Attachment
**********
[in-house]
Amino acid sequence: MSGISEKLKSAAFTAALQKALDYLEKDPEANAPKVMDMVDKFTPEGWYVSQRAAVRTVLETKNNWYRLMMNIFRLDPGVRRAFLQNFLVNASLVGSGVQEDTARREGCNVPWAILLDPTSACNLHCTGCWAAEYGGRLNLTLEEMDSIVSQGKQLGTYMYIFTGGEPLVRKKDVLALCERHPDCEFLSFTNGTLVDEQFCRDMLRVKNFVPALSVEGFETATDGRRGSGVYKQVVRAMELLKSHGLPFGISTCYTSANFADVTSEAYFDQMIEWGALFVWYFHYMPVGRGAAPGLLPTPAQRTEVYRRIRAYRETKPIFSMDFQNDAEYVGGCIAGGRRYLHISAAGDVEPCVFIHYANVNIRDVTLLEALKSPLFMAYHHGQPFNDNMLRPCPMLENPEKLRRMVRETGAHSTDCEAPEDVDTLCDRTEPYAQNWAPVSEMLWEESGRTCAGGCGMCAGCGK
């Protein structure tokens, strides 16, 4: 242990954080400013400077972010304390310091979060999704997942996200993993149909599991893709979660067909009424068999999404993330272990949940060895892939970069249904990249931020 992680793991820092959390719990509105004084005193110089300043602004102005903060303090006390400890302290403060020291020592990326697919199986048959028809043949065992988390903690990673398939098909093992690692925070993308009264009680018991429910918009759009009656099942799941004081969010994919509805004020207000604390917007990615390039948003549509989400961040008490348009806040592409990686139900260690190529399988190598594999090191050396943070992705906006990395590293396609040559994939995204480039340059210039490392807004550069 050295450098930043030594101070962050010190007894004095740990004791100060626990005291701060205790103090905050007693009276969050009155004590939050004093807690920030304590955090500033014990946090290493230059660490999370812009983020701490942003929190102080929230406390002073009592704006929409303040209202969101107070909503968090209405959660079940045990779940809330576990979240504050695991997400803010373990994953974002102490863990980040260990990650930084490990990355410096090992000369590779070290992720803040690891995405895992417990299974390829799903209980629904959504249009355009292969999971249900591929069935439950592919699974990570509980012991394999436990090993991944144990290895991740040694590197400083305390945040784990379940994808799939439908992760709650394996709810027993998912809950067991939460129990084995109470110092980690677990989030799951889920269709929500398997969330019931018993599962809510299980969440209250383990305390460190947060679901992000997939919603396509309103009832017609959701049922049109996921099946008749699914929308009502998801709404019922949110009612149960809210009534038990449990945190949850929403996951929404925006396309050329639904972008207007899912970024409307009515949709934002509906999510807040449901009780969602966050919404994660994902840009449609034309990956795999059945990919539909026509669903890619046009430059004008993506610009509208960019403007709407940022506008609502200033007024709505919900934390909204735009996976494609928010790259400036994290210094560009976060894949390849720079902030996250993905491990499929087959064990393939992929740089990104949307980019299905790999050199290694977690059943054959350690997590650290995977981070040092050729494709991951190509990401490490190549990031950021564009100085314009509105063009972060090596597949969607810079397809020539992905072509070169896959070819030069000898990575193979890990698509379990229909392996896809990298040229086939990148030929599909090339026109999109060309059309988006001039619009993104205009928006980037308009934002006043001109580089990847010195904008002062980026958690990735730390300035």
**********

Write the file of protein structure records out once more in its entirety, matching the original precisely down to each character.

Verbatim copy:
[in-house]
Amino acid sequence: MSGISEKLKSAAFTAALQKALDYLEKDPEANAPKVMDMVDKFTPEGWYVSQRAAVRTVLETKNNWYRLMMNIFRLDPGVRRAFLQNFLVNASLVGSGVQEDTARREGCNVPWAILLDPTSACNLHCTGCWAAEYGGRLNLTLEEMDSIVSQGKQLGTYMYIFTGGEPLVRKKDVLALCERHPDCEFLSFTNGTLVDEQFCRDMLRVKNFVPALSVEGFETATDGRRGSGVYKQVVRAMELLKSHGLPFGISTCYTSANFADVTSEAYFDQMIEWGALFVWYFHYMPVGRGAAPGLLPTPAQRTEVYRRIRAYRETKPIFSMDFQNDAEYVGGCIAGGRRYLHISAAGDVEPCVFIHYANVNIRDVTLLEALKSPLFMAYHHGQPFNDNMLRPCPMLENPEKLRRMVRETGAHSTDCEAPEDVDTLCDRTEPYAQNWAPVSEMLWEESGRTCAGGCGMCAGCGK
């Protein structure tokens, strides 16, 4: 242990954080400013400077972010304390310091979060999704997942996200993993149909599991893709979660067909009424068999999404993330272990949940060895892939970069249904990249931020 992680793991820092959390719990509105004084005193110089300043602004102005903060303090006390400890302290403060020291020592990326697919199986048959028809043949065992988390903690990673398939098909093992690692925070993308009264009680018991429910918009759009009656099942799941004081969010994919509805004020207000604390917007990615390039948003549509989400961040008490348009806040592409990686139900260690190529399988190598594999090191050396943070992705906006990395590293396609040559994939995204480039340059210039490392807004550069 050295450098930043030594101070962050010190007894004095740990004791100060626990005291701060205790103090905050007693009276969050009155004590939050004093807690920030304590955090500033014990946090290493230059660490999370812009983020701490942003929190102080929230406390002073009592704006929409303040209202969101107070909503968090209405959660079940045990779940809330576990979240504050695991997400803010373990994953974002102490863990980040260990990650930084490990990355410096090992000369590779070290992720803040690891995405895992417990299974390829799903209980629904959504249009355009292969999971249900591929069935439950592919699974990570509980012991394999436990090993991944144990290895991740040694590197400083305390945040784990379940994808799939439908992760709650394996709810027993998912809950067991939460129990084995109470110092980690677990989030799951889920269709929500398997969330019931018993599962809510299980969440209250383990305390460190947060679901992000997939919603396509309103009832017609959701049922049109996921099946008749699914929308009502998801709404019922949110009612149960809210009534038990449990945190949850929403996951929404925006396309050329639904972008207007899912970024409307009515949709934002509906999510807040449901009780969602966050919404994660994902840009449609034309990956795999059945990919539909026509669903890619046009430059004008993506610009509208960019403007709407940022506008609502200033007024709505919900934390909204735009996976494609928010790259400036994290210094560009976060894949390849720079902030996250993905491990499929087959064990393939992929740089990104949307980019299905790999050199290694977690059943054959350690997590650290995977981070040092050729494709991951190509990401490490190549990031950021564009100085314009509105063009972060090596597949969607810079397809020539992905072509070169896959070819030069000898990575193979890990698509379990229909392996896809990298040229086939990148030929599909090339026109999109060309059309988006001039619009993104205009928006980037308009934002006043001109580089990847010195904008002062980026958690990735730390300035």